Protein samples were extracted from the lumbosacral spinal cord. The desired final protein concentration (60  g) was loaded in 8% SDS-PAGE gel, and then electroblotted onto nitrocellulose membrane using a mini gel and mini transblot apparatus (Bio-Rad laboratories, cat.170-3935). The membranes were then rinsed and blocked with 3% nonfat milk in TBST buffer (0.1% Tween 20, 20 mM Tris, 137 mM NaCl; pH = 7.6) at room temperature for 1 hour. The membranes were then incubated with the primary rabbit polyclonal antiglutamate receptor 1 (1 : 1,000; Millipore; AB1504) in 3% milk-TBST buffer overnight at 4°C. Afterwards, the membranes were exposed to the secondary antibody goat anti-rabbit IgG with horseradish peroxidase (HRP) in 3% milk-TBST buffer (1 : 3,000 dilution) for 1.5 hours at room temperature. Amersham ECL western blotting reagents (GE Healthcare; lot. 4624547) were used to detect HRP-antibody signal. The nitrocellulose membranes were rinsed with stripping buffer (0.2 M glycine and 0.05% Tween 20; pH = 2.5) for 45 minutes, washed (TBST), and placed in blocking buffer (3% nonfat milk) at room temperature for 1 hour. The membranes were relabeled with rabbit polyclonal anti- -actin (1 : 1,000; Santa Cruz; sc-130656). Then, the membranes were exposed to the secondary antibody goat anti-rabbit IgG with horseradish peroxidase (1 : 3,000 dilution; Bio-Rad; cat.170-6515) in 3% milk-TBST buffer for 1.5 hours. Amersham ECL western blotting reagents (GE Healthcare; lot. 4624547) were used to detect HRP-antibody signal.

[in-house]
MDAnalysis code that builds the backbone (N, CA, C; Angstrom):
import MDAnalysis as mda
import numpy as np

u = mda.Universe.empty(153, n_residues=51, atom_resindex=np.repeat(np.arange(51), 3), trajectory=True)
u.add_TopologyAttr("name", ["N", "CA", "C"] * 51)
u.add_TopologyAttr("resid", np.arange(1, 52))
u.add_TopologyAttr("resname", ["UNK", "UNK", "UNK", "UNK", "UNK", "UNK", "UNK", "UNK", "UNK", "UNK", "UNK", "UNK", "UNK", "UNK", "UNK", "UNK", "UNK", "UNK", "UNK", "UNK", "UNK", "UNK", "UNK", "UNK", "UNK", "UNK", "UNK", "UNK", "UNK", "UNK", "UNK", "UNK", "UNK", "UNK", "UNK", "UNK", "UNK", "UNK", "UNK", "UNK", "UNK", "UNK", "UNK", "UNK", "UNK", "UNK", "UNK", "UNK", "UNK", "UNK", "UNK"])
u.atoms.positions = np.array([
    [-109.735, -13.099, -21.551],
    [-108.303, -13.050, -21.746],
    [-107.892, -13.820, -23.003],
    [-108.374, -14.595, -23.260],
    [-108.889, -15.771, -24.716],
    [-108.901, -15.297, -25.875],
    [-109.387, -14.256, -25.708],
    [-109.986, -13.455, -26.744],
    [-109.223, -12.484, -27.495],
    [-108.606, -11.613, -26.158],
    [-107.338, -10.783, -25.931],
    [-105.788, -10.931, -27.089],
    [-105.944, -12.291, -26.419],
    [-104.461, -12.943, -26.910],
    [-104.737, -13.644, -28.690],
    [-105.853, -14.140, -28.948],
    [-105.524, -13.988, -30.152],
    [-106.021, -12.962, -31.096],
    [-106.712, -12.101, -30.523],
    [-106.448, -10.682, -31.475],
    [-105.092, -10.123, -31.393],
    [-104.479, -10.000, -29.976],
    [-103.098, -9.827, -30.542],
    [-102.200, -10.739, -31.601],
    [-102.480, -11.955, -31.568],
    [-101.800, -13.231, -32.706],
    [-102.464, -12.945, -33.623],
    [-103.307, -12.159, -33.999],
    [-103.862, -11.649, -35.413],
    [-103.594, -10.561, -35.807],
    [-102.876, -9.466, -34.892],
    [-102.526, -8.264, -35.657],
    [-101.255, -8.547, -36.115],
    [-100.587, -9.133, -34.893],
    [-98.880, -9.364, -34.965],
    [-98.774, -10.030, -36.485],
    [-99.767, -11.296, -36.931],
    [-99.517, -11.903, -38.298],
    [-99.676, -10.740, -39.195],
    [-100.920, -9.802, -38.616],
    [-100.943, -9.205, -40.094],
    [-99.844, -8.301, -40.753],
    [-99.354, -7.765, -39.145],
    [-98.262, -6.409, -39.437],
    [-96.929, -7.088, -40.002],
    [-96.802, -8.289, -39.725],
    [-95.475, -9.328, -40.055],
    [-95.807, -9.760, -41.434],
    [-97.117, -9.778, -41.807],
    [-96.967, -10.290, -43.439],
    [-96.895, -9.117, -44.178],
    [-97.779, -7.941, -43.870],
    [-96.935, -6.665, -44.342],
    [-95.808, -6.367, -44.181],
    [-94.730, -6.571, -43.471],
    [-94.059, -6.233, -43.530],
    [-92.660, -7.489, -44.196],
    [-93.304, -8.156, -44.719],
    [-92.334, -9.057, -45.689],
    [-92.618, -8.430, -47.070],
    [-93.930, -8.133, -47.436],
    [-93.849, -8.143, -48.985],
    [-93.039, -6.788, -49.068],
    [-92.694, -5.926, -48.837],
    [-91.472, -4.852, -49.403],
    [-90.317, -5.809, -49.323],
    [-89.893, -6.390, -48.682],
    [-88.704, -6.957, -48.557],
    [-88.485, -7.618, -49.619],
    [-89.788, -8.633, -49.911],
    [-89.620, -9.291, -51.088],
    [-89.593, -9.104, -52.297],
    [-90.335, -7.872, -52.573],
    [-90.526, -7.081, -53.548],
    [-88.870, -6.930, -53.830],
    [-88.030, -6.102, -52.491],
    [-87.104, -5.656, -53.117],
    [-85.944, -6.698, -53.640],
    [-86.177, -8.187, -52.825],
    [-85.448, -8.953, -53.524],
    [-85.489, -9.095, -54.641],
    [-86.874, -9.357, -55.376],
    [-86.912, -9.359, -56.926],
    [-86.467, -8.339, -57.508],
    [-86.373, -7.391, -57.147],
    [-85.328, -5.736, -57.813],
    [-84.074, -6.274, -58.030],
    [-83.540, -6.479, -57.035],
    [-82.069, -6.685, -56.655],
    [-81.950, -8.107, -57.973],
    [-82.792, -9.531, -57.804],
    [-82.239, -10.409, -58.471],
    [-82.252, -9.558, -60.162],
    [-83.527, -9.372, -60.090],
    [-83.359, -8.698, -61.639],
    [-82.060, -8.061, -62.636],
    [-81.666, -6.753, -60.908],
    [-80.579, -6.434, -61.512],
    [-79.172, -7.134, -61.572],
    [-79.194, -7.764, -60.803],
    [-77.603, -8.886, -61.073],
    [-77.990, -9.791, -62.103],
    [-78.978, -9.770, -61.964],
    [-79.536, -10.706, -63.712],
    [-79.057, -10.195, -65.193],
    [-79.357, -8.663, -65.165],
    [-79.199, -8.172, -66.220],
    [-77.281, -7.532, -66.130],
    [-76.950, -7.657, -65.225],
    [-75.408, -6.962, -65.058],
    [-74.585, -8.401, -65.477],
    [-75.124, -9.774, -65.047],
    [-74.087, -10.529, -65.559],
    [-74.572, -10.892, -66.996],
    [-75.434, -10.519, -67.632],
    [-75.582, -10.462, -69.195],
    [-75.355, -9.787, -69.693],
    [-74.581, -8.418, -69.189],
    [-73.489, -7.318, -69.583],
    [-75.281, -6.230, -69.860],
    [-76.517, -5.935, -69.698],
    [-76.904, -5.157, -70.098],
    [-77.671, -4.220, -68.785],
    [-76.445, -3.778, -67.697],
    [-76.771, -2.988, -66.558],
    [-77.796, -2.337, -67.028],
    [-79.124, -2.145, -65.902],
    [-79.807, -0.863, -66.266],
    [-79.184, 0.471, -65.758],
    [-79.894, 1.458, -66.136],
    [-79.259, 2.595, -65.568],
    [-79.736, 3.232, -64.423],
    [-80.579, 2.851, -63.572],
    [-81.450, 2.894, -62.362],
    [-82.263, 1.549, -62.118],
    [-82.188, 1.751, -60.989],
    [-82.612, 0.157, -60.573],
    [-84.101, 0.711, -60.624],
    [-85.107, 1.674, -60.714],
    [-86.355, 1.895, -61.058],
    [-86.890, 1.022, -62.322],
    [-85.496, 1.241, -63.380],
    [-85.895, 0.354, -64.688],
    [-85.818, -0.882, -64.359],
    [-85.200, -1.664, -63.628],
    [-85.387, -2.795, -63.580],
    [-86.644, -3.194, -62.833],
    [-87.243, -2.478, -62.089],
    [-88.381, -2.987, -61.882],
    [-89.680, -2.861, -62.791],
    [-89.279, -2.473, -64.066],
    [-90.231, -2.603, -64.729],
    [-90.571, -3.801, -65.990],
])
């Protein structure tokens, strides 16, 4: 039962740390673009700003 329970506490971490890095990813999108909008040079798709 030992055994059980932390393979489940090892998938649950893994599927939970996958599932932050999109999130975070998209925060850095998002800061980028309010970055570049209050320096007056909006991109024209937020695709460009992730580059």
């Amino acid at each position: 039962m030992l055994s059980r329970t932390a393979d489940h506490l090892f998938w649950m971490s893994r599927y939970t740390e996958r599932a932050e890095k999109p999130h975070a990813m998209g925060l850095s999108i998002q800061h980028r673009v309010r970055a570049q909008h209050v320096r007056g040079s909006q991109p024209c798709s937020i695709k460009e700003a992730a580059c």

2.10. Statistical Analysis